The primary value of this text is its discussion of and explanations for attitudes regarding political and economic reform in Africa. The authors consider the extent to which democratic political reforms and economic liberalization have taken hold both in the supply of such reforms and the demand for them. Overall, the authors find that support for democracy in Africa is high and that institutional, not cultural factors influence public opinion on the subject of democracy.
Method: Large N Survey data on public opinion.
Data: Afrobarometer survey. The authors are the co-founders and co-directors of the Afrobarometer, a project initiated in the late 1990s to ascertain Africans opinions on a range of political and economic issues.
== Notes ==
– Africans define democracy in liberal terms, prefer democratic regimes, and give civil and political freedoms precedence over economic goods when evaluating their governments
– The assumption, following Lipset, is that democracy and market capitalism are largely complementary
– Focus is on democratization as a means of promoting structural adjustment programs, in line with the recent strategies of Western aid providers
– There is widespread support for democracy in these countries as well as fairly widespread satisfaction with it
– There is a hybrid nature to African regimes with respect to both the state (between authoritarianism and democracy) and the market (between command-based and liberalized)
– This extends to the context of African public opinion studies (which until recently were relatively scant and tended to be driven by the interests of external donors)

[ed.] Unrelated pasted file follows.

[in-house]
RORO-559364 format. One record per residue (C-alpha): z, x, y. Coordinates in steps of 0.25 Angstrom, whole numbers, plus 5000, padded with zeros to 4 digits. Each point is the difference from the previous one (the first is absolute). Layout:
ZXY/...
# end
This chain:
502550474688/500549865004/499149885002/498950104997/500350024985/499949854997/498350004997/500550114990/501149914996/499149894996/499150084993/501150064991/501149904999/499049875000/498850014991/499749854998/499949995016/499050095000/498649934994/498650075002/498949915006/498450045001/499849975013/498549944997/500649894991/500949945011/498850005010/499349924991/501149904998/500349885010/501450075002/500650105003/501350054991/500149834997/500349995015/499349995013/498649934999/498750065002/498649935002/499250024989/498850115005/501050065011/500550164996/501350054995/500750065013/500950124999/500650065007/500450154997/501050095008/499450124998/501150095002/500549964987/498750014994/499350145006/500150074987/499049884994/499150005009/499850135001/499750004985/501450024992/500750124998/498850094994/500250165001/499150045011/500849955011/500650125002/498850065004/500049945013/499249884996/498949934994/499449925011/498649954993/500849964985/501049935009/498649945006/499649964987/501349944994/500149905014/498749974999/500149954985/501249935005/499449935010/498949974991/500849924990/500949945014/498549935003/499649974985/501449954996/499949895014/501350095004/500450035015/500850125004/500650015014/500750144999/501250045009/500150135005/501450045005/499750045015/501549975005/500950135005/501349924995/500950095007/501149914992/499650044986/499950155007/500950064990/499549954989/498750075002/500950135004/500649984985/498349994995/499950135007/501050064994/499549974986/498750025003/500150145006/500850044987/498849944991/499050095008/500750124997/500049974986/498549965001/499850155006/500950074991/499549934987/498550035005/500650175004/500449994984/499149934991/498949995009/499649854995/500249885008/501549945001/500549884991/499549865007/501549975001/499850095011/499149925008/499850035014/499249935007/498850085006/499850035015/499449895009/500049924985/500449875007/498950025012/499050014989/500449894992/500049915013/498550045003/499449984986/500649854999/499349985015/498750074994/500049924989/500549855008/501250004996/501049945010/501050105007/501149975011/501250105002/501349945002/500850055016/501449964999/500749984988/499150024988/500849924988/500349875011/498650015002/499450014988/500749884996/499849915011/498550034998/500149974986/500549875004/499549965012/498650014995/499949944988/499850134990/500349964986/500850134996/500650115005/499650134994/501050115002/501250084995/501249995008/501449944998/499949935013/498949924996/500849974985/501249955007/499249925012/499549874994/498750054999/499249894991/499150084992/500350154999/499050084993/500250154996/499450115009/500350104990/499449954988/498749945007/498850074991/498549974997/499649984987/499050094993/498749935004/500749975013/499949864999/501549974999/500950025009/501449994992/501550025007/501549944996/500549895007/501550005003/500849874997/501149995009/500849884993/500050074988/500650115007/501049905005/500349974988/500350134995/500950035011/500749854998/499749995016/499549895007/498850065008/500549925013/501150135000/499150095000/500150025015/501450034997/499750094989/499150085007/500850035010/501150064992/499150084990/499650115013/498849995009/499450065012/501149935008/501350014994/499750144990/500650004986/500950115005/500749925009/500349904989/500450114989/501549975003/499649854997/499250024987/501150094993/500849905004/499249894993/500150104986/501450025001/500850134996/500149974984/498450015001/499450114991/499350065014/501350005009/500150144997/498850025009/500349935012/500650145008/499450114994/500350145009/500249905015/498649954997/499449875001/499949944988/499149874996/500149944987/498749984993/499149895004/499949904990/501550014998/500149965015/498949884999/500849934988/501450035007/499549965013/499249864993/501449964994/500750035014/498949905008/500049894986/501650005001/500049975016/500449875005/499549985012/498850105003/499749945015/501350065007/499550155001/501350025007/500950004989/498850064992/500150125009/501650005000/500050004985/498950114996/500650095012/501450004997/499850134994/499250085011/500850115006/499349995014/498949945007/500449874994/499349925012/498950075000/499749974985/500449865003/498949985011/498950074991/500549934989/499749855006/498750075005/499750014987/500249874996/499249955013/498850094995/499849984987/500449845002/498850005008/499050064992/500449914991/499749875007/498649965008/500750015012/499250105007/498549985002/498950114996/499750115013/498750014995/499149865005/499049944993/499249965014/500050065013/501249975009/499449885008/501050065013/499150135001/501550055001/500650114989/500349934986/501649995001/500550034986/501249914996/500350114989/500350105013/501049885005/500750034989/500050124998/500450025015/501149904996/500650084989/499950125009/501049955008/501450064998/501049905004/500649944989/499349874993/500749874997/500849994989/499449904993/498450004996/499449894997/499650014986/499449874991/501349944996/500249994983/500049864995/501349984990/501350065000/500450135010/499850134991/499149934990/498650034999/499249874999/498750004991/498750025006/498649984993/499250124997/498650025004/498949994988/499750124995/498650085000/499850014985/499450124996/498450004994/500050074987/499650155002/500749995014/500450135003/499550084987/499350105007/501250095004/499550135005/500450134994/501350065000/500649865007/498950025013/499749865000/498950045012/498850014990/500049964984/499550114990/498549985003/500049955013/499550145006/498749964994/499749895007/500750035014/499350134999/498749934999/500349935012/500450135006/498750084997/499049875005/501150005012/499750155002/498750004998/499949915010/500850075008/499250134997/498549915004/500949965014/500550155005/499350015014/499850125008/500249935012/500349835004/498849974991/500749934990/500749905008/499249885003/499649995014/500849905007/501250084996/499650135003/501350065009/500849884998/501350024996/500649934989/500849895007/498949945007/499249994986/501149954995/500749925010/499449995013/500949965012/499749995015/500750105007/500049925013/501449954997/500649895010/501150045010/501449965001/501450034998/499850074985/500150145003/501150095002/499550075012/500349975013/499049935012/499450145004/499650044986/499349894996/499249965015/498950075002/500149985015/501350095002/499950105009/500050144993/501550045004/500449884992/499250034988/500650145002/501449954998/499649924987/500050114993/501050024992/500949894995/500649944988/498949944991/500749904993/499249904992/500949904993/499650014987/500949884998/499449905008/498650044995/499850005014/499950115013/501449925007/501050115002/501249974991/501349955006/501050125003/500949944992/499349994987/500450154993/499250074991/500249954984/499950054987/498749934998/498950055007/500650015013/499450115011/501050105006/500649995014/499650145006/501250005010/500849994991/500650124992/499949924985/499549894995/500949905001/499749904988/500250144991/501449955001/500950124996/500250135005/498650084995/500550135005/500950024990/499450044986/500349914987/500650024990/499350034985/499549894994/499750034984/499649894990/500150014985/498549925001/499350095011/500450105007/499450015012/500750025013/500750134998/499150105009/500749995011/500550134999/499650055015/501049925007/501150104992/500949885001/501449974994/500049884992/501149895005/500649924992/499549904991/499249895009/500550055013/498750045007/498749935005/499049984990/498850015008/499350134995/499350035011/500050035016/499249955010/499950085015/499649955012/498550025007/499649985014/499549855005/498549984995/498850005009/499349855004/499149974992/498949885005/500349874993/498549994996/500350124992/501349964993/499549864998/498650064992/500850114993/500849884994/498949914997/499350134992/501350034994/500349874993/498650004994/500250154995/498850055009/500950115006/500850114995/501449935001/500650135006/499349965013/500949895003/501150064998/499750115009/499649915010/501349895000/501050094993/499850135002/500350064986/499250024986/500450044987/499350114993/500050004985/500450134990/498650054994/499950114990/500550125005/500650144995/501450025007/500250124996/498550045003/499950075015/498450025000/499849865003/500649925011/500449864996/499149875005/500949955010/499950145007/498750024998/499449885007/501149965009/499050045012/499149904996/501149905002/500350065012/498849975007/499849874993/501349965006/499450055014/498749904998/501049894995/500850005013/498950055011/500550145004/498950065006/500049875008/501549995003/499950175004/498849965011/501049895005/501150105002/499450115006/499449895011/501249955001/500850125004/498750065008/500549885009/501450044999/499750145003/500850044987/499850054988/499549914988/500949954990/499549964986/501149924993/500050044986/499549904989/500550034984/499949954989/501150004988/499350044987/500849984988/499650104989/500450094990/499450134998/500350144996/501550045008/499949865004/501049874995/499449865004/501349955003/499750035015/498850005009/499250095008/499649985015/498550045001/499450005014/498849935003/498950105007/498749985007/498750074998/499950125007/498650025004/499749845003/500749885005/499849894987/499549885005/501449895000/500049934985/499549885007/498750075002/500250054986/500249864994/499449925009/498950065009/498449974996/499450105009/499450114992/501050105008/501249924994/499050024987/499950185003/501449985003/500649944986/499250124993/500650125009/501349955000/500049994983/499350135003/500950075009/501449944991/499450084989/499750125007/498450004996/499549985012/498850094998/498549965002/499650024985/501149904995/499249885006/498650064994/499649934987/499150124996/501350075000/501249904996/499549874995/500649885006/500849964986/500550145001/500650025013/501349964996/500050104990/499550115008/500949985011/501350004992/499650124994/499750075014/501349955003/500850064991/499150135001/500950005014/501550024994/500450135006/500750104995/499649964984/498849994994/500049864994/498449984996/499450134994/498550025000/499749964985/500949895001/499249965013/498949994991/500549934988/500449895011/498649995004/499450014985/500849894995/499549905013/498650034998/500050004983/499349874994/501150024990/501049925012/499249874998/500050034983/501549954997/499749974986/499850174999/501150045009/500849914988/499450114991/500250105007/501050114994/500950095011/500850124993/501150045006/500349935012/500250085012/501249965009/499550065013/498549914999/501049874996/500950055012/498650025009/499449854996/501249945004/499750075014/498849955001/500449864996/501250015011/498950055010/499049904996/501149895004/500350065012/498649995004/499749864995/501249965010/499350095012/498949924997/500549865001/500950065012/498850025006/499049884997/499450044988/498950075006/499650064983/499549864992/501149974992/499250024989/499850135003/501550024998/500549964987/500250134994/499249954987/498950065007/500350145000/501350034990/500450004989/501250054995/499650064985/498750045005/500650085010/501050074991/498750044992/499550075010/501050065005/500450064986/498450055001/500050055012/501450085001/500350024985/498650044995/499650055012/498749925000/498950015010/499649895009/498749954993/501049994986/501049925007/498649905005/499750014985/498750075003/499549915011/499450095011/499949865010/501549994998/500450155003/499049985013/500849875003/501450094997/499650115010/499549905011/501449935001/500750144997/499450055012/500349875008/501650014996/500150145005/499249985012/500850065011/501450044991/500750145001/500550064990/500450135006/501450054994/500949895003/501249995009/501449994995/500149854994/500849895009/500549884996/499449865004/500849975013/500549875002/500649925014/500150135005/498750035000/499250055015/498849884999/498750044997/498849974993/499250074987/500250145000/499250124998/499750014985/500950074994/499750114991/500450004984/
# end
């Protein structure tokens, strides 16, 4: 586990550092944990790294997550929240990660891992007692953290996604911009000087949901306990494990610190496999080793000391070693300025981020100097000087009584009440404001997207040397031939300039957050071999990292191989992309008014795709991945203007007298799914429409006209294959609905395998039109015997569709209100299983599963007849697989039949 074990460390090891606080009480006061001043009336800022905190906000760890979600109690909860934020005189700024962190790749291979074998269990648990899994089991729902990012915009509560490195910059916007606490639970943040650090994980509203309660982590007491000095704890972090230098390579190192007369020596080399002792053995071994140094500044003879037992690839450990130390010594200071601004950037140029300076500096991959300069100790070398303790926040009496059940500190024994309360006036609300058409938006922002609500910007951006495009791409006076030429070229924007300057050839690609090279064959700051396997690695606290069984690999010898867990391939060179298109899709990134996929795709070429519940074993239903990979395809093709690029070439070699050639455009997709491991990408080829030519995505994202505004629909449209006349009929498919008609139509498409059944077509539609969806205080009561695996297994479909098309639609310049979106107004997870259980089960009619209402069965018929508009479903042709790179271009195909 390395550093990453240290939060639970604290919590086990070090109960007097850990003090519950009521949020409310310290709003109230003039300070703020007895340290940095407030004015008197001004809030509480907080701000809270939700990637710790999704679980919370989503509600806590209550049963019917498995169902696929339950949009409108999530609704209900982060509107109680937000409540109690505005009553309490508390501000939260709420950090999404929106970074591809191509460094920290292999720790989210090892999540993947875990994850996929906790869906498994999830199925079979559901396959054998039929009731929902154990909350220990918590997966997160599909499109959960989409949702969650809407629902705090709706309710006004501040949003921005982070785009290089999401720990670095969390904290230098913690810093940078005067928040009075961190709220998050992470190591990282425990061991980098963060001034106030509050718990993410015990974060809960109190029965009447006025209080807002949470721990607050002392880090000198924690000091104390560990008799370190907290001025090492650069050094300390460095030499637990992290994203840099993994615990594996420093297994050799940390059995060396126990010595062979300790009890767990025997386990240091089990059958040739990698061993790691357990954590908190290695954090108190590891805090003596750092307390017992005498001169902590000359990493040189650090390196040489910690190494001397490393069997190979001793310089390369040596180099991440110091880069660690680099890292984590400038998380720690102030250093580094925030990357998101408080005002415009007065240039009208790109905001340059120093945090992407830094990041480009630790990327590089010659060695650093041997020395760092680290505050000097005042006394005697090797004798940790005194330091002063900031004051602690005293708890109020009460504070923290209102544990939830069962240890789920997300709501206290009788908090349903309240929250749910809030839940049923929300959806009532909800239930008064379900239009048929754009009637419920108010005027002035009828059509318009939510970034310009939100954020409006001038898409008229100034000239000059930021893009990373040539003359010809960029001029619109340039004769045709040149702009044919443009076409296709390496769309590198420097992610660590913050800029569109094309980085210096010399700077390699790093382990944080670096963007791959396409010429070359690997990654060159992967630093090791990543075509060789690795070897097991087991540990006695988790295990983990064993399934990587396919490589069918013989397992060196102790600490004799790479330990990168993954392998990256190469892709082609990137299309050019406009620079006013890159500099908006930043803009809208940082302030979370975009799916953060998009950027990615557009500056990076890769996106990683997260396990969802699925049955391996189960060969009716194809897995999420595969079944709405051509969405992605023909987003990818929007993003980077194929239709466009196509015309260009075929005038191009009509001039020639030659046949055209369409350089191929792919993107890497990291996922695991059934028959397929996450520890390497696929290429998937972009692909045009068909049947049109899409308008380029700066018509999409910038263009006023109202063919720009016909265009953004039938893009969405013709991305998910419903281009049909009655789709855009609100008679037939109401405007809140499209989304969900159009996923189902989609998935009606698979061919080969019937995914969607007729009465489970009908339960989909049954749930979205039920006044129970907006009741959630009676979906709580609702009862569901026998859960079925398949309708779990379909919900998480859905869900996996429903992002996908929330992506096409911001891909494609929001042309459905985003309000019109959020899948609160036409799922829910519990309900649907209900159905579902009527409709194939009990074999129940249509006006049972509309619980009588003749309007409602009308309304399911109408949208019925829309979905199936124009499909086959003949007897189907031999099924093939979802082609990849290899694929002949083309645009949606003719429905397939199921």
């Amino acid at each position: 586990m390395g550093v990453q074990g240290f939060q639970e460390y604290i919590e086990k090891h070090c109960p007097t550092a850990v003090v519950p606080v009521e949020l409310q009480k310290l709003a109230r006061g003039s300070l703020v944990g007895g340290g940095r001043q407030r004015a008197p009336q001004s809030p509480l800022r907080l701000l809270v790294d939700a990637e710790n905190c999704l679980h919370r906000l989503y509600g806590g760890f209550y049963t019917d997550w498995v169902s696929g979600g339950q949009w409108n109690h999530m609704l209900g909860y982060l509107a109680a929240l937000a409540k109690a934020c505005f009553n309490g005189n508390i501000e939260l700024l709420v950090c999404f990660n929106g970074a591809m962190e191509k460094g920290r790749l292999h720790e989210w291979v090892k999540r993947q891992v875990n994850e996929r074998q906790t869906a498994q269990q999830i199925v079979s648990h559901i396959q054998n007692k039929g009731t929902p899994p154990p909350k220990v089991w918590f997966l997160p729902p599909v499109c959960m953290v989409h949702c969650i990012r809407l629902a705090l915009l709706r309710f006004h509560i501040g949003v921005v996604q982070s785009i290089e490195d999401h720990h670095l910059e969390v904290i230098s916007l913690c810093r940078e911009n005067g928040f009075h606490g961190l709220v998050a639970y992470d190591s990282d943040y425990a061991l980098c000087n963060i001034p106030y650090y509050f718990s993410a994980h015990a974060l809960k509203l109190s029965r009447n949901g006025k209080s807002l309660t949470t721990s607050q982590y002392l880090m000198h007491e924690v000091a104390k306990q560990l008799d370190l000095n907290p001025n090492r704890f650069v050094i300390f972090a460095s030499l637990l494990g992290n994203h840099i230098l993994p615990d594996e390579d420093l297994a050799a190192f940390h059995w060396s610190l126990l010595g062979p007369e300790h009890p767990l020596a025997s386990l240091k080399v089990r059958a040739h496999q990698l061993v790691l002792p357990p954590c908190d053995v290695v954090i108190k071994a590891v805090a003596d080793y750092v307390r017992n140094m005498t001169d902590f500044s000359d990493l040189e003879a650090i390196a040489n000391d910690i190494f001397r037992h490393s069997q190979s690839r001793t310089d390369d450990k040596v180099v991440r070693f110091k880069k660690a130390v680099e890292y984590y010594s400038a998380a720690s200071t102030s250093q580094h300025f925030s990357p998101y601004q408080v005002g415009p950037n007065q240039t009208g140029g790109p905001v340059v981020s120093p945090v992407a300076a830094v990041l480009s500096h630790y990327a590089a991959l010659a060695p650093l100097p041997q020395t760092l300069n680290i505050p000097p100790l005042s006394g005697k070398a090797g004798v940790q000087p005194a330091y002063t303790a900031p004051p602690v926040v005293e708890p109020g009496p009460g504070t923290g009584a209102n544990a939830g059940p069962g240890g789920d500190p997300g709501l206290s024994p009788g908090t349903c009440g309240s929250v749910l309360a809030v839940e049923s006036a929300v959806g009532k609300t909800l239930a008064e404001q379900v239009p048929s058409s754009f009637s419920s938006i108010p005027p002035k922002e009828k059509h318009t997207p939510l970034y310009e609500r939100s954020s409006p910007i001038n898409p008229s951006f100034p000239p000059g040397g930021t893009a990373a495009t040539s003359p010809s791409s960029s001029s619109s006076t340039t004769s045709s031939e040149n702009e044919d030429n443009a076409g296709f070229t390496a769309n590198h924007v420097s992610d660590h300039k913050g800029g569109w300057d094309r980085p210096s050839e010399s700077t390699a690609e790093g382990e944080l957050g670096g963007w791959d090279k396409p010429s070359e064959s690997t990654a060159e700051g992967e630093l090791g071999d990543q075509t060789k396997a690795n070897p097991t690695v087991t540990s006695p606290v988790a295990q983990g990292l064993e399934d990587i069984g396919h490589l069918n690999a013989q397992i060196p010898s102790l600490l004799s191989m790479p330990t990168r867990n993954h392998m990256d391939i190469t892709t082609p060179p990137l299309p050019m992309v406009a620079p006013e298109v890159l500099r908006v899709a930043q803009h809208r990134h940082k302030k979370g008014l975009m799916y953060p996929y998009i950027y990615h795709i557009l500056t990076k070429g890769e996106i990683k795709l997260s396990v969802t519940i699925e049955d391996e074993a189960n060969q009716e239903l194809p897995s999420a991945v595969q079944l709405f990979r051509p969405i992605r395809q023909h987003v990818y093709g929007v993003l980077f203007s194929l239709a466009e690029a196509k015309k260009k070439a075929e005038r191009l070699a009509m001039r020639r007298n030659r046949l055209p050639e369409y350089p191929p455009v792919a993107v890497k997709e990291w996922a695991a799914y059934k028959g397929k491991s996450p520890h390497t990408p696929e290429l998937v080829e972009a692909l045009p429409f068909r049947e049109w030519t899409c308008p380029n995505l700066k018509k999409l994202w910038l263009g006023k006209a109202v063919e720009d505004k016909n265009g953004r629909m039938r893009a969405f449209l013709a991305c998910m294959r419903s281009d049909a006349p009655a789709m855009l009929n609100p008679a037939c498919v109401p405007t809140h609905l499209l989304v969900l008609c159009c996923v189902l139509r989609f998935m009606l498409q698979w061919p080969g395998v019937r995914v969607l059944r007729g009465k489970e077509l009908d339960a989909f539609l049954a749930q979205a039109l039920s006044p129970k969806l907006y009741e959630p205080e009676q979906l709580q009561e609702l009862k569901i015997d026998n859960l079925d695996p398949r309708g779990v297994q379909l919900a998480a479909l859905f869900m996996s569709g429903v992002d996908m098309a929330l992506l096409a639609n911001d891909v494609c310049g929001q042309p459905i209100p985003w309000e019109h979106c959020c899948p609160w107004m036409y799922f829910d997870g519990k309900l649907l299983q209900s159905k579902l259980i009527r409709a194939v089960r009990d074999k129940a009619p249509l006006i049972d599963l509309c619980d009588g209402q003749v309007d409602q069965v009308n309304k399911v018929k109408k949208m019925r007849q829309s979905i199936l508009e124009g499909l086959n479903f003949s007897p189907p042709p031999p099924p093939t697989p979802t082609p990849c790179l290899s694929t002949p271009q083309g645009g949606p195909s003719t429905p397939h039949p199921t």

– Examines attitudes for reform both comparatively across nations and using the aggregate Afrobarometer data, arguing that the Africans in their sample feel caught between the shrinking state and the expanding market
– Authors compare five competing explanations for public opinion on political and market reform, including social structure, cultural values, cognitive awareness, citizens’ performance, evaluations of states and markets, and institutional influences
– Examines competing explanations for these attitudes, including structural, cultural, and institutional factors as well as public awareness
– Rather than arguing that the state offers the basic foundation which makes liberalized markets possible, they take the more cynical view that state provision encourages dependency rather than self-motivation
– While cognitive factors might be the basis of attitudes about democracy, the actual decision to participate in politics is shaped more by social and institutional factors
– Authors find little support for structural adjustment policies alongside widespread support for democracy
– With respect to market reforms, respondents generally oppose the restructuring of economic institutions but support some elements of reform packages, especially if privatization were to result in higher-quality services
– Relying heavily on the amount of variance explained by each model, the authors conclude that the patterns of public opinion they find are almost entirely explained by performance evaluations and cognitive engagement in public affairs
– State that society and culture explains things only at the margins; they aren’t the heart of public opinion
– Outcome: The authors advocate that the hardships imposed by structural adjustment are merely temporary
Critique: Bratton, Mattes, and Gyimah- Boadi make plain their methodological strategy of deriving regime conditions from their reflection in public opinion, rather than through an examination of actual institution-al conditions. This would be less problematic if the authors did not make such strong claims about the relative incapacity of institutions to shape public opinion.